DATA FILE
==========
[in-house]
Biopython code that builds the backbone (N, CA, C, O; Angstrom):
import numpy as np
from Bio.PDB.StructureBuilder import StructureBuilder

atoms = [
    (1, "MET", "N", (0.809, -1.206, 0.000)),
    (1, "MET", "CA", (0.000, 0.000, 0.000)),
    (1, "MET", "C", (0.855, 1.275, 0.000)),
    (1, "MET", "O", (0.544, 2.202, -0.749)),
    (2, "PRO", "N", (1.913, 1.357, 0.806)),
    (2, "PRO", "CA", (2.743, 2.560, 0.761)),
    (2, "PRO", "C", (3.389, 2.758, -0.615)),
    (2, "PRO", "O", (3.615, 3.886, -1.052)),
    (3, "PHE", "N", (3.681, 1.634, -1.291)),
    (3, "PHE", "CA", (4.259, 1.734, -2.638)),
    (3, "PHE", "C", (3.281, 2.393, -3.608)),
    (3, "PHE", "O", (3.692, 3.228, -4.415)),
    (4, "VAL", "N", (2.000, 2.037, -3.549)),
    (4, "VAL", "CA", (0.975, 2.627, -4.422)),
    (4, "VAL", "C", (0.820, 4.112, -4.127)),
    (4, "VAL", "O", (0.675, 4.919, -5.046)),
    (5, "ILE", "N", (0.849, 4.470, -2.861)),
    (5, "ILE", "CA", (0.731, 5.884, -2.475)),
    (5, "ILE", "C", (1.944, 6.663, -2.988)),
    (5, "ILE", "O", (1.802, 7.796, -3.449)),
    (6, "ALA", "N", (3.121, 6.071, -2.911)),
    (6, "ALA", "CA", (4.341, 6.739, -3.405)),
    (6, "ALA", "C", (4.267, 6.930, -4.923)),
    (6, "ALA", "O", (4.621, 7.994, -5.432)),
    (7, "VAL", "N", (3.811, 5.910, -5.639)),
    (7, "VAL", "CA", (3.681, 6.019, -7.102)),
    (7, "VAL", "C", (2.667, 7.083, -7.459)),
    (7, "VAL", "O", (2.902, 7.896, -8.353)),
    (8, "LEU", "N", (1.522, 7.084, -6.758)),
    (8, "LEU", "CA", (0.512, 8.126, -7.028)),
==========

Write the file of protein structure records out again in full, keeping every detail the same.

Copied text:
[in-house]
Biopython code that builds the backbone (N, CA, C, O; Angstrom):
import numpy as np
from Bio.PDB.StructureBuilder import StructureBuilder

atoms = [
    (1, "MET", "N", (0.809, -1.206, 0.000)),
    (1, "MET", "CA", (0.000, 0.000, 0.000)),
    (1, "MET", "C", (0.855, 1.275, 0.000)),
    (1, "MET", "O", (0.544, 2.202, -0.749)),
    (2, "PRO", "N", (1.913, 1.357, 0.806)),
    (2, "PRO", "CA", (2.743, 2.560, 0.761)),
    (2, "PRO", "C", (3.389, 2.758, -0.615)),
    (2, "PRO", "O", (3.615, 3.886, -1.052)),
    (3, "PHE", "N", (3.681, 1.634, -1.291)),
    (3, "PHE", "CA", (4.259, 1.734, -2.638)),
    (3, "PHE", "C", (3.281, 2.393, -3.608)),
    (3, "PHE", "O", (3.692, 3.228, -4.415)),
    (4, "VAL", "N", (2.000, 2.037, -3.549)),
    (4, "VAL", "CA", (0.975, 2.627, -4.422)),
    (4, "VAL", "C", (0.820, 4.112, -4.127)),
    (4, "VAL", "O", (0.675, 4.919, -5.046)),
    (5, "ILE", "N", (0.849, 4.470, -2.861)),
    (5, "ILE", "CA", (0.731, 5.884, -2.475)),
    (5, "ILE", "C", (1.944, 6.663, -2.988)),
    (5, "ILE", "O", (1.802, 7.796, -3.449)),
    (6, "ALA", "N", (3.121, 6.071, -2.911)),
    (6, "ALA", "CA", (4.341, 6.739, -3.405)),
    (6, "ALA", "C", (4.267, 6.930, -4.923)),
    (6, "ALA", "O", (4.621, 7.994, -5.432)),
    (7, "VAL", "N", (3.811, 5.910, -5.639)),
    (7, "VAL", "CA", (3.681, 6.019, -7.102)),
    (7, "VAL", "C", (2.667, 7.083, -7.459)),
    (7, "VAL", "O", (2.902, 7.896, -8.353)),
    (8, "LEU", "N", (1.522, 7.084, -6.758)),
    (8, "LEU", "CA", (0.512, 8.126, -7.028)),